Here’s what’s behind the Wordle craze
Updated Jan 12, 2022 9:04 a.m. ET
A simple pun is the most recent phenomenon in social media and pop culture: Wordle.
The task is to guess a five-letter word. You have six tries. After each guess, the tiles change color to show which letters are not in the word (grey), which letters are in the word but in the wrong position (yellow), and which are correctly in the word and in the correct position ( green ).
Some people can win in minutes. For some of us, it takes… longer.
Once you’re done, you can tweet how many guesses it took without spoiling the challenge for others. It’s the same word every day for everyone, and you can only play once a day.
The free game was created by software engineer Josh Wardle from New York, who created Wordle – a riff on his name – originally for his partner, Palak Shah, who is a fan of word games. Shah also helped with some of the development.
The app really started to pick up steam in October, and as of Monday it has more than 2.7 million players, Wardle told NPR. morning edition. And Wardle did it without ads or gimmicks. You don’t need to register with your email or give any personal information to play.
“In doing Wordle, I specifically rejected a bunch of stuff that you’re supposed to do for a mobile game,” Wardle told NPR. It deliberately did not include push notifications, allow users to play endlessly, or integrate other tools commonly used today to entice users to play apps for as long as possible.
Wardle said rejecting these engagement cheats might have fueled the game’s popularity after all – “where rejecting some of these things actually drew people to the game because it looks quite innocent and that he just wants you to have fun with it.”
However, the quick attention can be overwhelming.
“It’s going viral, it’s not great to be honest. I feel a sense of responsibility towards the players,” he said. The Guardian. “I feel like I really owe it to them to make things work and make sure everything is working properly.”
But Wardle said he particularly enjoyed the stories about how the game has helped people stay connected.
“They will have a family chat group where they will share their Wordle results with each other,” Wardle told NPR. “And especially during COVID, it’s a way for people to connect with friends and family that they might not otherwise be able to see, and it just provides this really easy way to connect with others.”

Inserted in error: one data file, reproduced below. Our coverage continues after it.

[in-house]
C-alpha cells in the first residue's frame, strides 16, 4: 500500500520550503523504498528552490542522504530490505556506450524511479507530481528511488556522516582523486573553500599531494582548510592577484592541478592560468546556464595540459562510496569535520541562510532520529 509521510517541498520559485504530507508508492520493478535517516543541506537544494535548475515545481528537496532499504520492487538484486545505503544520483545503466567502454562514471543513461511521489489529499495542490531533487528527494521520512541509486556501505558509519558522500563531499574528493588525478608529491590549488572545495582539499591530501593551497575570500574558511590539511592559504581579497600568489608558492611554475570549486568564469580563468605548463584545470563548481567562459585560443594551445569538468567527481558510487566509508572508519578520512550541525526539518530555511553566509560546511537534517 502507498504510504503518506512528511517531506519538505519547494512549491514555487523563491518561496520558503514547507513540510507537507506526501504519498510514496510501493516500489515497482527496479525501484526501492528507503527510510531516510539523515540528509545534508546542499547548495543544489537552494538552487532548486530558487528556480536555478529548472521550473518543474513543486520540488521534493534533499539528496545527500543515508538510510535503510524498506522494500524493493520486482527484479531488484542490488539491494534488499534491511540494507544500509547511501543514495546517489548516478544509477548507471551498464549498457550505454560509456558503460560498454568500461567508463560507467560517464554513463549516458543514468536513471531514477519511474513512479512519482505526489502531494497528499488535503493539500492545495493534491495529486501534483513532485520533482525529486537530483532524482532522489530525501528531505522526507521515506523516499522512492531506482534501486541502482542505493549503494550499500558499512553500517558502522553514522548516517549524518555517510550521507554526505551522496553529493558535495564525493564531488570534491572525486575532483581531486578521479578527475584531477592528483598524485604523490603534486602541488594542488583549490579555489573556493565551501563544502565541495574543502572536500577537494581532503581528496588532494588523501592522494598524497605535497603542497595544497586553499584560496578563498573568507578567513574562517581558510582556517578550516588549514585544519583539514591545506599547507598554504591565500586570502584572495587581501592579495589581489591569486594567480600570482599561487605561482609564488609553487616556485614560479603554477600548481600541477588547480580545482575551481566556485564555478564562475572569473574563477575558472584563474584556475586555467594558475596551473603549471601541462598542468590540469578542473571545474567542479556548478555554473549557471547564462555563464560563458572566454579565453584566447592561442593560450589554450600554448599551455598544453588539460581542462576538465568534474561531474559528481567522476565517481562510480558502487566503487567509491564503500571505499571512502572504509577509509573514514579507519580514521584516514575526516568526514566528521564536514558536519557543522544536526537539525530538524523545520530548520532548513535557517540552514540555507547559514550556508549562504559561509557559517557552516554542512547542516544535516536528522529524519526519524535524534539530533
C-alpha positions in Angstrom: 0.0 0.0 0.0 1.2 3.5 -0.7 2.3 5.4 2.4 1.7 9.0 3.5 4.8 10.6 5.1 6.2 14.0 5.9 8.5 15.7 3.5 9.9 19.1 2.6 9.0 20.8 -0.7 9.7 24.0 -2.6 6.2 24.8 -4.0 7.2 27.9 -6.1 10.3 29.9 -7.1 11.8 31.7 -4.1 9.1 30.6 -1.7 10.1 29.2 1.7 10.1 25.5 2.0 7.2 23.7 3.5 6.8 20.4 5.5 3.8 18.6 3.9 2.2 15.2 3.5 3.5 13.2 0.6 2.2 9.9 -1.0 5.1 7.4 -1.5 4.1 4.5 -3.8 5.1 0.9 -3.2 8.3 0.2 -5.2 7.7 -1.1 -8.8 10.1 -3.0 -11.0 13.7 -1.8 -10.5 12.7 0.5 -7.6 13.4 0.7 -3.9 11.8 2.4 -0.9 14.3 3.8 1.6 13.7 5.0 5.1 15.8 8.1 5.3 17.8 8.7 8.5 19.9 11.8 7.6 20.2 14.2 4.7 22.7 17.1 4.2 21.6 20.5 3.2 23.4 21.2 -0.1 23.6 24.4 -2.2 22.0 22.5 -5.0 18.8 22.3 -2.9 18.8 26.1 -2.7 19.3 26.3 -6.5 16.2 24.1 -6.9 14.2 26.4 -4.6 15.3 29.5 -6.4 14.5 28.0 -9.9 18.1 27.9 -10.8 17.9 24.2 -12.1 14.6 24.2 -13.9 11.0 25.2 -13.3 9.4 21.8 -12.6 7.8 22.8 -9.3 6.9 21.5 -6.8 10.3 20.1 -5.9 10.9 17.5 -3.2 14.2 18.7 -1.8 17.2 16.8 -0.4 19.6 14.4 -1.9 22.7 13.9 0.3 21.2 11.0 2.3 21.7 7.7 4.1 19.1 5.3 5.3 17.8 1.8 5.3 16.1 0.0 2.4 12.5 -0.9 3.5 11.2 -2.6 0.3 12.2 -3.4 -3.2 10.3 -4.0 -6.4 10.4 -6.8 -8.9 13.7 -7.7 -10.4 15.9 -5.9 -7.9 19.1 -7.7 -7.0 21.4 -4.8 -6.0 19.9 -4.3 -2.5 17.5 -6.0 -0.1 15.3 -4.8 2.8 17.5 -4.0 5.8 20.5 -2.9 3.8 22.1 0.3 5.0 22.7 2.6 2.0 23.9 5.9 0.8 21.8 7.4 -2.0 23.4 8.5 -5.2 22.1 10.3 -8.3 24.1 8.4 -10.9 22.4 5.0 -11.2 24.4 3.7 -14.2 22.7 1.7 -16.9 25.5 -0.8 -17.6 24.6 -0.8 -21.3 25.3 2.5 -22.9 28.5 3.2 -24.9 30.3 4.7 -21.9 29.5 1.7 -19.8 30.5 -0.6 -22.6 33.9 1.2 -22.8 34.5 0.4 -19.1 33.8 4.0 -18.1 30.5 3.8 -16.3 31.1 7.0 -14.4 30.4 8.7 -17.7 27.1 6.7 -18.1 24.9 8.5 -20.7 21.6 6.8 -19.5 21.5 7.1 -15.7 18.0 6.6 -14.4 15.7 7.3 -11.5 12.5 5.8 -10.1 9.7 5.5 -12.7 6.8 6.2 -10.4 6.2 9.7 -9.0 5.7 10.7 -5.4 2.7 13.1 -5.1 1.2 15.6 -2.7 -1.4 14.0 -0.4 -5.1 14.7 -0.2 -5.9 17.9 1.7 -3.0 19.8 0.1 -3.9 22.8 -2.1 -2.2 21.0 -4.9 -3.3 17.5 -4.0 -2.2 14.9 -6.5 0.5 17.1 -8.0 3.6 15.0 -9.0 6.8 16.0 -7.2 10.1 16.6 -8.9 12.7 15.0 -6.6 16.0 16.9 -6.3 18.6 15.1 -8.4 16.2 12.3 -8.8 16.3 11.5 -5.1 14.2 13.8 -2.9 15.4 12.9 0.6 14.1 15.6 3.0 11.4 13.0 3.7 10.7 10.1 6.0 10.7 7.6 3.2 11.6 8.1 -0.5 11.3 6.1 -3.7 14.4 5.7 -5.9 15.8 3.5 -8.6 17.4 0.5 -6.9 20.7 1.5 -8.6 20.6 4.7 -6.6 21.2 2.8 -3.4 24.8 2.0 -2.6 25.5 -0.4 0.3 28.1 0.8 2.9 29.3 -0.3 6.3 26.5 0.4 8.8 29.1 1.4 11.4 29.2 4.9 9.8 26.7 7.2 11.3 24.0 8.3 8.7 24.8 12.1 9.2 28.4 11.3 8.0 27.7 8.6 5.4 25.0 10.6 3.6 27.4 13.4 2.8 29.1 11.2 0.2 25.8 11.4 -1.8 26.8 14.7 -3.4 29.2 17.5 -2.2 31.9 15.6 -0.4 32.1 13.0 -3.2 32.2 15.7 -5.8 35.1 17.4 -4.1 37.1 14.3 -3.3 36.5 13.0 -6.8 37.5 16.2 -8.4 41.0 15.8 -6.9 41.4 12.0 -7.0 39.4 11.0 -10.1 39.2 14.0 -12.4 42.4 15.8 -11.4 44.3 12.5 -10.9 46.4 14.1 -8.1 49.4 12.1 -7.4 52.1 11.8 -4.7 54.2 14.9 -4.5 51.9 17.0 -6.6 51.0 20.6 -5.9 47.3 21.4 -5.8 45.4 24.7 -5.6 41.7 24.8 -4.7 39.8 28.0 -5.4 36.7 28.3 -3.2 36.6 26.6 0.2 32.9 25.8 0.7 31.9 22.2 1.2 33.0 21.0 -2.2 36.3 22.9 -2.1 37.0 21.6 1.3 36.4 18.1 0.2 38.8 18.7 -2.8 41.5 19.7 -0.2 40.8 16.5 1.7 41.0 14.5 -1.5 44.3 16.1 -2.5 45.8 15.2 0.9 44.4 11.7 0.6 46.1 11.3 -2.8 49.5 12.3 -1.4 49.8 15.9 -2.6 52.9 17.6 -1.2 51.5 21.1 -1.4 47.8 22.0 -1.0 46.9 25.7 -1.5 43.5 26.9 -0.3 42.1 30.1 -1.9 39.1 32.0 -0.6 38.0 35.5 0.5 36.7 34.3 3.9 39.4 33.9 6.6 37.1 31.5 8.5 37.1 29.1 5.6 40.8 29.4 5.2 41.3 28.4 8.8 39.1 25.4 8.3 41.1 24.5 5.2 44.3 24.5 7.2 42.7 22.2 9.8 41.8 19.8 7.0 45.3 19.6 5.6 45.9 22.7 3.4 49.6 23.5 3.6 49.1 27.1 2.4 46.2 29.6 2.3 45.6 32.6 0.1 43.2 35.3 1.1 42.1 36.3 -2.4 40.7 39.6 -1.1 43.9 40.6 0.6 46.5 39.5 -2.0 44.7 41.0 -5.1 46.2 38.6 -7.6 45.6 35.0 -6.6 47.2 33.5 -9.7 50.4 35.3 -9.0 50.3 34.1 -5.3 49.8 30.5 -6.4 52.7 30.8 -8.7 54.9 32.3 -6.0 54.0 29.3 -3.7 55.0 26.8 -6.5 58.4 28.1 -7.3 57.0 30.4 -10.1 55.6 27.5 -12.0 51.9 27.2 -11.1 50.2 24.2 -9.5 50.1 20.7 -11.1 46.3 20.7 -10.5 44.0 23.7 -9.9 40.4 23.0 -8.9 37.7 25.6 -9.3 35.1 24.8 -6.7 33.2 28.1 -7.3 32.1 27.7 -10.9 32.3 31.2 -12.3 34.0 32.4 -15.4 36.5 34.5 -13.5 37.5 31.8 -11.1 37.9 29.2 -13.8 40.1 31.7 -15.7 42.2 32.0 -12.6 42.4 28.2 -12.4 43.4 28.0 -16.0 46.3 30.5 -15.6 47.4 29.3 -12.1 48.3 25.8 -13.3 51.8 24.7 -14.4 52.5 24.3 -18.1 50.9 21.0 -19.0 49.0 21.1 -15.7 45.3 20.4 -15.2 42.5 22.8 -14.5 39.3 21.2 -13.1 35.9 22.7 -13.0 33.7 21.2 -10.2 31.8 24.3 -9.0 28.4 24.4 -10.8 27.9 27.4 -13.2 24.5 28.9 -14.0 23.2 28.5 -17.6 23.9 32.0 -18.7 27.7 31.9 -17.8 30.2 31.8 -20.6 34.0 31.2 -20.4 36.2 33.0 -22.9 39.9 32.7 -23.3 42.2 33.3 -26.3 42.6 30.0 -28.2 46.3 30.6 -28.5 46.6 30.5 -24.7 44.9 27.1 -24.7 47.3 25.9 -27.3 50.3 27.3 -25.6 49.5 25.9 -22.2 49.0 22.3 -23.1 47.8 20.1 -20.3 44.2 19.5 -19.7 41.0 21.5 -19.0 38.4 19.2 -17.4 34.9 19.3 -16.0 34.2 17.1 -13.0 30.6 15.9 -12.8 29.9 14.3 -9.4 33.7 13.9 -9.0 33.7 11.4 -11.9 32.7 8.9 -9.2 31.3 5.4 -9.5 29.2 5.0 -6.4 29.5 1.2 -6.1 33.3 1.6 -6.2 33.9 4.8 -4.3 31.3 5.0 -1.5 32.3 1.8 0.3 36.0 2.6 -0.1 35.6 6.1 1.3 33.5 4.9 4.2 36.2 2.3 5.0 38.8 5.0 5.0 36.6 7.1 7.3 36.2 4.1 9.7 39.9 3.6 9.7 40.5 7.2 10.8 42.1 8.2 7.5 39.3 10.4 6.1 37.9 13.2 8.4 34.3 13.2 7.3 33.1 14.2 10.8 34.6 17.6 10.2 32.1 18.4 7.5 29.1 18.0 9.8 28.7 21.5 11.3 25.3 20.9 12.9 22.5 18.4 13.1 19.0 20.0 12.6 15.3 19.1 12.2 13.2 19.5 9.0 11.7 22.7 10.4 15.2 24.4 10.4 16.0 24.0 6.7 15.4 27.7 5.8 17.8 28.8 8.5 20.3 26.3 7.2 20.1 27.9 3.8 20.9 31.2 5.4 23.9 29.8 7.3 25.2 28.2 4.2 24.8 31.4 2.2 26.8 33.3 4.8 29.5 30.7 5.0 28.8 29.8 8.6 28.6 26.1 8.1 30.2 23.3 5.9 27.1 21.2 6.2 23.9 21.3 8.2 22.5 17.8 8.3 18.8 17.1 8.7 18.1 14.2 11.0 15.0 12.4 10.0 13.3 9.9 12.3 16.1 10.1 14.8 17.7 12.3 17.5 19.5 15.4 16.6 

Strategy: vowels or consonants?
Facebook fan groups have now sprung up, while many articles and players’ offer their own strategic advice.
Using as many vowels as possible in the first guess is one tactic – “farewell” offers four. Another method is to try to use as many common consonants as possible with a word like “snort”.
The game uses common five-letter words as answers, Wardle told the Time, and it eliminated the possibility of very obscure words that no one would ever guess.
There is also a “hard mode”, where any yellow or green letter must be used in later guesses.
If you guess the word within six tries, the game gives you the opportunity to share your prowess on social media. The numbers in the tweet displayed here, as this reporter eventually found out, mean it was game #203 and I guessed the correct answer on three out of six attempts:
I don’t know what that means but I was very impressed with myself: Wordle 203 3/6
— James Doubek (@JamesDoubek) January 8, 2022
The simplicity, popularity and rarity of the game – with only one chance to play per day – offered copy a lot of opportunities develop their own versions, including with the ability to play unlimited games.
Of course, you can also take some time off after you’re done and try the NPR puzzle instead.
NPR’s Nell Clark contributed to this report.
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